JAE: Yes. Well, community music schools. And of course we’re making a huge generalization here; I can’t evaluate every community music school out there. There’s one community music school in this area where I've taught for the past two and a half years. And then there’s an academic school in our area: Arizona School of the Arts. And they are not a community music school: they are an academic school with a focus on the arts, which I think is an incredible idea. Maybe schools should be aiming towards more arts. This school in particular takes a serious look at the fact that the arts are a necessary part of education. They require music classes and they require art classes as opposed to other schools where it’s an elective. The arts are they’re looked at today as a recreational thing, an extra thing, but mathematics and reading and English, those core educational areas, are looked at as a necessary thing. Which I’m not saying they aren’t, but I’m saying the arts are just as important as that. But people have lost sight of that.
IA: Perhaps then for just the last few minutes, let’s take what you’re saying and see if we can paint some broader brushstrokes about the arts in general. Let me ask you a few things and see if you think I’ve got it right here. Perhaps one concern, then, in Postmodernism (or in whatever we want to call the contemporary phase) might be a potential loss of history or of tradition. Do you think that’s right, that maybe if you were to give advice to people working in the arts in general it would be not to lose their traditions, because in their tradition is the good scholarship and the well-practiced techniques. Am I accurate with that, do you think?
JAE: Yes, I think so. I think that we can’t lose sight of what the greats have done in the past. If you look at every great composer, pianist, and performer of the past, they’ve always taken quite an interest in the artists and the performers that went before them and studied them very particularly and knew their works very well. That’s why you see a common thread between Beethoven and Bach, for example. They borrowed each other’s techniques and then went further themselves, using their own talents. I think it’s very important for us as performers and as educators, like you said, our students are not going to advance technically and in their musicianship if we don’t take a look at history.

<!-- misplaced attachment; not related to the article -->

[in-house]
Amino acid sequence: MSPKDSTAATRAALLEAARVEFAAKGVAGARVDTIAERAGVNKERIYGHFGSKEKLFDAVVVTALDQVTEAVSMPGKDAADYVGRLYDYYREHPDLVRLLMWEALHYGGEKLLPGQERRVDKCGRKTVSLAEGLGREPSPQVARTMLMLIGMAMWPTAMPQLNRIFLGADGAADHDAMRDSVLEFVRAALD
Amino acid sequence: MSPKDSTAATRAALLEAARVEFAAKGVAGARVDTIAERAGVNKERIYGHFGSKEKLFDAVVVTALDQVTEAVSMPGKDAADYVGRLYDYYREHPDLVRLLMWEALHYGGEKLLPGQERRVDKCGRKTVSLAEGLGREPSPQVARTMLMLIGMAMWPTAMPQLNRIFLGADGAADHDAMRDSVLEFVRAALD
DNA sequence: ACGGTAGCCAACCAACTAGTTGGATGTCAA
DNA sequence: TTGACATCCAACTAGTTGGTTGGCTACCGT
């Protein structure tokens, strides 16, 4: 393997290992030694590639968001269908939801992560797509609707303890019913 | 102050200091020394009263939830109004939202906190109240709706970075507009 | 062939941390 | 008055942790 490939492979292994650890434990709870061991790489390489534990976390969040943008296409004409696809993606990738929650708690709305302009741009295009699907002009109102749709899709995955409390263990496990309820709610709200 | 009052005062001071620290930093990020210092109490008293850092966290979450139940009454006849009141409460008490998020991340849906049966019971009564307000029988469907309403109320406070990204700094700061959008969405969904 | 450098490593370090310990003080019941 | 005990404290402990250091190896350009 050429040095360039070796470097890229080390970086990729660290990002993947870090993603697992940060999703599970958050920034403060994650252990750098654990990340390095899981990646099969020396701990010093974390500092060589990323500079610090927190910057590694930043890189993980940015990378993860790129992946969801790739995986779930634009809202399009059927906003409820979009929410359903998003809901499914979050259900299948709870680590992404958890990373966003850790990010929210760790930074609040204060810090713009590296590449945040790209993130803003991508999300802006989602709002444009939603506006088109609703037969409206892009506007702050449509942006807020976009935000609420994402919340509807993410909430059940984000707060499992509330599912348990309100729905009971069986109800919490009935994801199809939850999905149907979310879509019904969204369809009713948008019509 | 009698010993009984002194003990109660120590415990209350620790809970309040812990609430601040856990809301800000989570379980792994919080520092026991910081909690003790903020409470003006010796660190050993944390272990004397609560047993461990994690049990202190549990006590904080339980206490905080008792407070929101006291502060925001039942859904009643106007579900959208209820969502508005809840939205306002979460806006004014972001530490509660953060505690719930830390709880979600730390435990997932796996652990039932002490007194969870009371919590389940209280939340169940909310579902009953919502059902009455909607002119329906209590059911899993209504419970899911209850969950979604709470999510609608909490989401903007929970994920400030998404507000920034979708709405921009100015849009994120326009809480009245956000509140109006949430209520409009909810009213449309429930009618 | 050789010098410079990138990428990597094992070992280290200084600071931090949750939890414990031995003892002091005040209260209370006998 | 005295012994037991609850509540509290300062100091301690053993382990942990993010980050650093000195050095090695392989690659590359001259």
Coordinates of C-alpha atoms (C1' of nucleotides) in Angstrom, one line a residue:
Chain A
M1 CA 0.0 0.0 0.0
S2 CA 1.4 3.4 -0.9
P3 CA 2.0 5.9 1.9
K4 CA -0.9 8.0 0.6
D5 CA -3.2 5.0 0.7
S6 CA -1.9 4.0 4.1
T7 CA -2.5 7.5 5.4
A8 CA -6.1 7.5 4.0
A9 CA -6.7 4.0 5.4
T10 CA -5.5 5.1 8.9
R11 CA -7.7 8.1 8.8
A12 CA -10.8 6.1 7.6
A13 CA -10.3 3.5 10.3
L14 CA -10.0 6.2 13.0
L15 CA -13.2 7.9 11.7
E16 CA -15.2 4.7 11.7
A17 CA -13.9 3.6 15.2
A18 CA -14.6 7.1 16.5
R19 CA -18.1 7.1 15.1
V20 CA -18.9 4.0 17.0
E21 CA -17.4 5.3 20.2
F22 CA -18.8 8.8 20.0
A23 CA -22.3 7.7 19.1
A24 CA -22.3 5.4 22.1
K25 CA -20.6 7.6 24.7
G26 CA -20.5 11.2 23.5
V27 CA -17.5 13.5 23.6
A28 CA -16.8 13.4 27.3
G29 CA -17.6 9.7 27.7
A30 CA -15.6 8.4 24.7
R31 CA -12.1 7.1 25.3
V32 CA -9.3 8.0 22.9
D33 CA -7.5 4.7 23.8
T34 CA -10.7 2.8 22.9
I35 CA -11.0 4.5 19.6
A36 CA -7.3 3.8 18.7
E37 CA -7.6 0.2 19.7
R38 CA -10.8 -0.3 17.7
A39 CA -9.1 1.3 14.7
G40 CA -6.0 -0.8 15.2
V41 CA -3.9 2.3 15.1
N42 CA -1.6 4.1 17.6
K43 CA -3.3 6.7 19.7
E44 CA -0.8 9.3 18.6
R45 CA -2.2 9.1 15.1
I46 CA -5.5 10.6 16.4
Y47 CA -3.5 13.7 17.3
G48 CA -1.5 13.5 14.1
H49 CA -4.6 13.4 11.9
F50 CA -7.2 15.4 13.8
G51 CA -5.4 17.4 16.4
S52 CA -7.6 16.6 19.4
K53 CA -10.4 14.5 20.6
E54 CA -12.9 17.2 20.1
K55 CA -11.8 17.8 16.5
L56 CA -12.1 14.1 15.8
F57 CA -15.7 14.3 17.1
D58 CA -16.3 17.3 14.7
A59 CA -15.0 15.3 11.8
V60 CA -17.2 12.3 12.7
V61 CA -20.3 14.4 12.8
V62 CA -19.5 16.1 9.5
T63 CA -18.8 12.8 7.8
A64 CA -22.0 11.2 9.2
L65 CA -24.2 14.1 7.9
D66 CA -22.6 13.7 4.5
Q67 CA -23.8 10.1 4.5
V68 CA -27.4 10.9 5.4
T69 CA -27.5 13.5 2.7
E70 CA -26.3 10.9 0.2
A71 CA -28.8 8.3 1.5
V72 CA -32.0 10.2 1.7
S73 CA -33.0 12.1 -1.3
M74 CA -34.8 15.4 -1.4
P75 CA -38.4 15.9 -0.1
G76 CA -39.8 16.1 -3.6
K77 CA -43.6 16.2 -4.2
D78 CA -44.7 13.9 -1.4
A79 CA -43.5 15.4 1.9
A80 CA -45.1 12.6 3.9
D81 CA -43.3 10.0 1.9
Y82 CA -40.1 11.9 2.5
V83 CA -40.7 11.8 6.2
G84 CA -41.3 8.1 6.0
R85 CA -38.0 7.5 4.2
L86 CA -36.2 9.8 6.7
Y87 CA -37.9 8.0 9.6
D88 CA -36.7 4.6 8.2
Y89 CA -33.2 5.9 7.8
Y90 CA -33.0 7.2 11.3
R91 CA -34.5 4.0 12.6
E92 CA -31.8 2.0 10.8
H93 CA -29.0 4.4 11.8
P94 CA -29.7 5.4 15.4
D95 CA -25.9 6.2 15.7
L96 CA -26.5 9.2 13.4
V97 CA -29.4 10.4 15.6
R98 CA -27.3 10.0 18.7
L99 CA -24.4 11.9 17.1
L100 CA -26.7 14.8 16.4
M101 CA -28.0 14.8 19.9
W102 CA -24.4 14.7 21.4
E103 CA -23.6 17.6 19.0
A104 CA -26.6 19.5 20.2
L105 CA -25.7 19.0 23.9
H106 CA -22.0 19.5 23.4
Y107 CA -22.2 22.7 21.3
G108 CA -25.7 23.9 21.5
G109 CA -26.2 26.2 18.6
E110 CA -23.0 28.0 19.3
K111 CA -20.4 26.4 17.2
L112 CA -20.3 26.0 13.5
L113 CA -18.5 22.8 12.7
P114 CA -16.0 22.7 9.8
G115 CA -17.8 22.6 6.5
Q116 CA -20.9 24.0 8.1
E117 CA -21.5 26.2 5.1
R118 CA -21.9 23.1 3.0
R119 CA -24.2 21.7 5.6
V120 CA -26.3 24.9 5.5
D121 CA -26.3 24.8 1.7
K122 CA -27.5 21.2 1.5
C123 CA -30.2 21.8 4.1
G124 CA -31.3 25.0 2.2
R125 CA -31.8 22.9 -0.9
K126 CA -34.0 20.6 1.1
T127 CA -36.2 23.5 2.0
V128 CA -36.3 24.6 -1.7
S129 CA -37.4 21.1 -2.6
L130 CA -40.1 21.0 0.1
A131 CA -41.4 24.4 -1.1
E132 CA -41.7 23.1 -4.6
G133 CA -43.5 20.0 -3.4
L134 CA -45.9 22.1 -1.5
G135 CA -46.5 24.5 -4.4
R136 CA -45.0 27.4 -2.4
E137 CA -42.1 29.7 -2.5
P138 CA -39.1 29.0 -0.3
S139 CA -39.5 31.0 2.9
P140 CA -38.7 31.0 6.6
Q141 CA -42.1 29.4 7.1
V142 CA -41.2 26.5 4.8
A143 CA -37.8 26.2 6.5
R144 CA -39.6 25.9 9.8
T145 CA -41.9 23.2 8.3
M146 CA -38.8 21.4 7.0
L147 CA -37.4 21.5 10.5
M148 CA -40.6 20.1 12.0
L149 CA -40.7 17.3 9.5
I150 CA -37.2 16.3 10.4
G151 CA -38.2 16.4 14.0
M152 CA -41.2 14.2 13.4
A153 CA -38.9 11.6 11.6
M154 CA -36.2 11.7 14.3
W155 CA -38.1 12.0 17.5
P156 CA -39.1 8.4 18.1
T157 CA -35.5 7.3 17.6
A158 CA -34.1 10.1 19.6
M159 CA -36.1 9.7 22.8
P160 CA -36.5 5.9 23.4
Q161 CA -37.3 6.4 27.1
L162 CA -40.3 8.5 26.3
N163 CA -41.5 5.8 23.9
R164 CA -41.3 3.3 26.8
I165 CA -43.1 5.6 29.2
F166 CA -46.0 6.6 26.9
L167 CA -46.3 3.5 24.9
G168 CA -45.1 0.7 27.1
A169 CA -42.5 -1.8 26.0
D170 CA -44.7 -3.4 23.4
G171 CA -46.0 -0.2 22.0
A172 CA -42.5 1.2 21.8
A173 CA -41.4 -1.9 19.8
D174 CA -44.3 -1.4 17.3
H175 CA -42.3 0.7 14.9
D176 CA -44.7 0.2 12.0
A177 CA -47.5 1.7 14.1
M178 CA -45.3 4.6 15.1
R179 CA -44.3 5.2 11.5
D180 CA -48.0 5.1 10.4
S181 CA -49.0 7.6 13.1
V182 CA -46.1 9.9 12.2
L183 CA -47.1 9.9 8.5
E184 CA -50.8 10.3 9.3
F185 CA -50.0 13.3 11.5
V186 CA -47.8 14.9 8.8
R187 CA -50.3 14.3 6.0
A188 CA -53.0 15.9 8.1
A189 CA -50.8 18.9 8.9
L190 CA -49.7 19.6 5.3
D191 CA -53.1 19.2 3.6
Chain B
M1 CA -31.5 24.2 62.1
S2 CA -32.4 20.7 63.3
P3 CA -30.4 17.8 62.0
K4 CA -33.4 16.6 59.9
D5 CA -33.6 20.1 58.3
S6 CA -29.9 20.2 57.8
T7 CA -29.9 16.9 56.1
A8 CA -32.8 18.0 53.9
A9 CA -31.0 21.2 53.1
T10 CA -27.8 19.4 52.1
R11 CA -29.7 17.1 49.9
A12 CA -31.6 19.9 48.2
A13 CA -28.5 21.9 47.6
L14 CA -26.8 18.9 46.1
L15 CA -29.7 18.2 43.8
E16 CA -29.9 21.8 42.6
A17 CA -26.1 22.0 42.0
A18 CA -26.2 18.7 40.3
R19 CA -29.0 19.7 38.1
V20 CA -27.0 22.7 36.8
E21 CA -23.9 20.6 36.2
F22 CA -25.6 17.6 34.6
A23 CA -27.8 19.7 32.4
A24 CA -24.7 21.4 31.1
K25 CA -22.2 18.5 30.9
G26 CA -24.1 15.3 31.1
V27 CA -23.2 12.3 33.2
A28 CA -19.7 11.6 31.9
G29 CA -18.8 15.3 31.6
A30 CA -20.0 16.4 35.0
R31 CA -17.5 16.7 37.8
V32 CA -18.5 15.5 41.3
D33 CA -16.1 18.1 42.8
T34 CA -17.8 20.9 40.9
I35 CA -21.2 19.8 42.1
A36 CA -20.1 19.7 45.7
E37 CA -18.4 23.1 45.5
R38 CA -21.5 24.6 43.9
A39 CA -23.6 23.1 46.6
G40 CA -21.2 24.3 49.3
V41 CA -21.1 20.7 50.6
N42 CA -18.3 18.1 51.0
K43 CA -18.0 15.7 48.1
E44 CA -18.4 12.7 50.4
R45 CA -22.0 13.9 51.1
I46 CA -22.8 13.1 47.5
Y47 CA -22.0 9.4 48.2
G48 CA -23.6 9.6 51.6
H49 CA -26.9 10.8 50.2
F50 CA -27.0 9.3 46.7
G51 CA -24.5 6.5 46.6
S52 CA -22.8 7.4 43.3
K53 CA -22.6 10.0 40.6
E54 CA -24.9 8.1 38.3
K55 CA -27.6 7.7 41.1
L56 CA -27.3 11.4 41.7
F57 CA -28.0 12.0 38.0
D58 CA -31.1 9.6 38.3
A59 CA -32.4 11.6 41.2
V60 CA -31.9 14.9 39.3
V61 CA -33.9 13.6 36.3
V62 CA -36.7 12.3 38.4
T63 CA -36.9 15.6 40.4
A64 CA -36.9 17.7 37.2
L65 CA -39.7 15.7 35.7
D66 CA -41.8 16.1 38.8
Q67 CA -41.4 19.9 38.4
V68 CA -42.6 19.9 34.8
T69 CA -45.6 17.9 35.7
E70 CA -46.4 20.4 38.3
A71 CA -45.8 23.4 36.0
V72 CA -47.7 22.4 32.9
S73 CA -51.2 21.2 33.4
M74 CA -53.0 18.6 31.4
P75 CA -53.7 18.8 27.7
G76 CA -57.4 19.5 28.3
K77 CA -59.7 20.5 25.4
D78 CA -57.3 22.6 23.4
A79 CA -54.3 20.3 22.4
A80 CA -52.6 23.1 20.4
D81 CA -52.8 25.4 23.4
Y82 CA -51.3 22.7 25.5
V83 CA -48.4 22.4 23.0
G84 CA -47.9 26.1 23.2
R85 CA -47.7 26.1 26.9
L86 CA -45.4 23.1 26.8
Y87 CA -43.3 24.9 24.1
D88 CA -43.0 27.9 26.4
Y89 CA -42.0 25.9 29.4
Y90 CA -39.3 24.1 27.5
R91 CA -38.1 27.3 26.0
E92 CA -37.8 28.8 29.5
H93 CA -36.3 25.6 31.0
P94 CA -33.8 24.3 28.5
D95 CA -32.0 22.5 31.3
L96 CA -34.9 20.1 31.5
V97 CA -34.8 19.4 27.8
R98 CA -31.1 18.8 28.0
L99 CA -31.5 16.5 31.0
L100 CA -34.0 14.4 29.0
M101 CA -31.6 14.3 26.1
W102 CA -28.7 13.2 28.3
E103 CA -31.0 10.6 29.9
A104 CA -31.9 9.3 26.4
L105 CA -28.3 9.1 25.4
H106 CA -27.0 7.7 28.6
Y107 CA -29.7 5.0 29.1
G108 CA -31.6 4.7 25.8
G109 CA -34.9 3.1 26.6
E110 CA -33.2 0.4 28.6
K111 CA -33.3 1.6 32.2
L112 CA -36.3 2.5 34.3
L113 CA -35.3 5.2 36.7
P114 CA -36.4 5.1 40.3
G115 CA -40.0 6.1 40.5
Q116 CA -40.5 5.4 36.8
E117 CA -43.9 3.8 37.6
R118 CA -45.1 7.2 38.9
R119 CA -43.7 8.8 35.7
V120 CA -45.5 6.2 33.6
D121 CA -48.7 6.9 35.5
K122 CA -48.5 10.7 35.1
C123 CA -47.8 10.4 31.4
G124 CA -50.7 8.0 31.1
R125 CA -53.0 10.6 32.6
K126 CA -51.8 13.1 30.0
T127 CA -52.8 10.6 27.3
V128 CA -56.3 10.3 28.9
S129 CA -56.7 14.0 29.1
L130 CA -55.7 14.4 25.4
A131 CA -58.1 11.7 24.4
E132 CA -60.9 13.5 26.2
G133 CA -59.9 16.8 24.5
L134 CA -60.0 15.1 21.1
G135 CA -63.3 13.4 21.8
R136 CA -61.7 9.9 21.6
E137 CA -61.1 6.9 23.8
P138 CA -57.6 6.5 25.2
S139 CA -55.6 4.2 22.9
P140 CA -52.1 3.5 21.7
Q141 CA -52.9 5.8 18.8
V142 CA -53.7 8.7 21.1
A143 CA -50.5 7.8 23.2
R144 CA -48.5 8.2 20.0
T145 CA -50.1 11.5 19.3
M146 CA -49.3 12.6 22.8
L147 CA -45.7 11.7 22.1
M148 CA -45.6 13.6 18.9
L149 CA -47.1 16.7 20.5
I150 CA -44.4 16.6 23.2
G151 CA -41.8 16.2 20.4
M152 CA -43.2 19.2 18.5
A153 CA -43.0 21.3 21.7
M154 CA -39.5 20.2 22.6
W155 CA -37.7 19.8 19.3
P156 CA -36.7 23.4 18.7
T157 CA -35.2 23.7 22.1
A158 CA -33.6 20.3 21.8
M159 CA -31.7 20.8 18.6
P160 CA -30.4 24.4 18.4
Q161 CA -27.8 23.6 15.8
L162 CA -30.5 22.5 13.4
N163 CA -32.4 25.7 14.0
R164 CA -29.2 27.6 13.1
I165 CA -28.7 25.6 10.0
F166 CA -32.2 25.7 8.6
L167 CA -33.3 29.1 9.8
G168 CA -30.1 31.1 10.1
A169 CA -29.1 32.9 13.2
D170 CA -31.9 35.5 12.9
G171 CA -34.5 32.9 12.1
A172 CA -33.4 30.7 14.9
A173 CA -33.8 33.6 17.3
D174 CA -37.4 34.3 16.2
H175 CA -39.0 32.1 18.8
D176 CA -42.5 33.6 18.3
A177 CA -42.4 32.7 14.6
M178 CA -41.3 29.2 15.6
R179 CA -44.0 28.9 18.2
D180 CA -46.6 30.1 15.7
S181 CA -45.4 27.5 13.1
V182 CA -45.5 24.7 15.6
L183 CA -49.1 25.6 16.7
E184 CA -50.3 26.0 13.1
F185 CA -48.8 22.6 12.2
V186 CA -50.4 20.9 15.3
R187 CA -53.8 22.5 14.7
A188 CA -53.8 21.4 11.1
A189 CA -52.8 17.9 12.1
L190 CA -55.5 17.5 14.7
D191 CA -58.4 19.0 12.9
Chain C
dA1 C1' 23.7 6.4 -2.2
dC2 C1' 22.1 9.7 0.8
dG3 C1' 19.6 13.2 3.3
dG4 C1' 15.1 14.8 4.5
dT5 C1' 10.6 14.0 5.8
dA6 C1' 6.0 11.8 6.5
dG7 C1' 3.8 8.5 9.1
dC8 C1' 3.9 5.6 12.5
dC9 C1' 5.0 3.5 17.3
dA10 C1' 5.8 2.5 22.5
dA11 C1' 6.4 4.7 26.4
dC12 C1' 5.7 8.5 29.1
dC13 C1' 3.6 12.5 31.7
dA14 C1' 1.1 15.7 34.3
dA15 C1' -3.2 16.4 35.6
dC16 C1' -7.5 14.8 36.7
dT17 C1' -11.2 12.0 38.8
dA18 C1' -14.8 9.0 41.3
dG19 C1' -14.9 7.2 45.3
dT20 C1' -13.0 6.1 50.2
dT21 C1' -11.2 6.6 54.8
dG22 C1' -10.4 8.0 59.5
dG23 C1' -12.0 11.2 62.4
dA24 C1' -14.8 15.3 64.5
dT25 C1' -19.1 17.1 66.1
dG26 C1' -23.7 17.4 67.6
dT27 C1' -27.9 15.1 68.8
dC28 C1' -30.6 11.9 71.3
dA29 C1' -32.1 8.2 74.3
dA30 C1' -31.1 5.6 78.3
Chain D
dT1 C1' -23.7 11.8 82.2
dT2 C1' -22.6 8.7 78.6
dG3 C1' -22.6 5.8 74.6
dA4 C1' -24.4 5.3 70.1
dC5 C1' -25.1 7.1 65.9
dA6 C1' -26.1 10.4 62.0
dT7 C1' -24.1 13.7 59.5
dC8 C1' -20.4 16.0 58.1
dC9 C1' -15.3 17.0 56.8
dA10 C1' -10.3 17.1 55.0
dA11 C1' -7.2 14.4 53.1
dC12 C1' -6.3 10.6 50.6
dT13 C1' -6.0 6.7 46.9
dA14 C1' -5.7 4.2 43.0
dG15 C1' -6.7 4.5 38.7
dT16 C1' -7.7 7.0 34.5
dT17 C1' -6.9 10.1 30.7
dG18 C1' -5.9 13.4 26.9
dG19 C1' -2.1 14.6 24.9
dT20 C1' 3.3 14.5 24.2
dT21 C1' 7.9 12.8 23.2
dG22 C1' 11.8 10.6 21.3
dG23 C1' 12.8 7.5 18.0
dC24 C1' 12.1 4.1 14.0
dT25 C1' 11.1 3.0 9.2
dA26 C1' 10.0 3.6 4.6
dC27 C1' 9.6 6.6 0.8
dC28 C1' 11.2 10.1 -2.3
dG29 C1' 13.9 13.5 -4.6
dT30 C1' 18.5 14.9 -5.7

IA: The other side of that, I think, besides history, is just hard work. Perhaps the recreationalism is more wide-spread than you’ve been saying. There have been books with titles such as Amusing Ourselves to Death and other books of that nature discussing contemporary American society: that we’re a society that likes immediate gratification and that we don’t want to do the hard work. That studying history and that practicing scales are hard work. I imagine that if we had more time, we could talk about how this might be specifically endemic in the Christian arts. That perhaps the Church has been as guilty as any other institution of doing easy works of quote-unquote “Art” to get a message across rather than doing the hard work of history and technique.
JAE: That’s a good point. And maybe that’s where a lot of the worship environments are coming from in churches. I don’t think it’s a conscious thing, but there’s not a whole lot of study and respect for the traditions of the past in the worship arena in Evangelical churches today. So they end up with low-quality music that does not enhance worship to the extant that it could.
IA: Do you see that changing at all? Are you optimistic at all that either in pedagogy or in worship music there are some of these realization being made?
JAE: I think that there are some, but I think that a lot of people in certain parts of the country become isolated in their own communities. For example, over here in Arizona, in the Valley, I think a lot of churches are going for the newest thing, and I don’t think that’s necessarily true for the rest of the country. But there’s this fascination with the new and the latest music in churches. And so that takes precedence over any traditions. As soon as anybody hears a hymn they just dismiss it as old music and they don’t want to hear it. But that’s what I’ve seen in the churches I’ve attended. It’s not necessarily over in the New England area or the East Coast. There are probably pockets in a lot of the U. S. that still very much value the traditions of the past. Hopefully those pockets will start to spread and there are enough people that are interested in preserving our church traditions that it will get better.
IA: I think so, and I see some of those trends. OK, well, we’ve spent a good deal of time already, but do you have anything you really wanted to say that we didn’t cover, or any final thoughts that you wanted to share?
JAE: Well, for a general statement: I’m talking as much to myself as to anybody else. We to not become discouraged with the negative aspects of music and the arts today. We need to stay positive and look for the role that we as Christians in the arts arena should play and try to find the little things that we are doing to make a difference and be encouraged by those steps of progress.
IA: Absolutely; I agree. Well, thank you!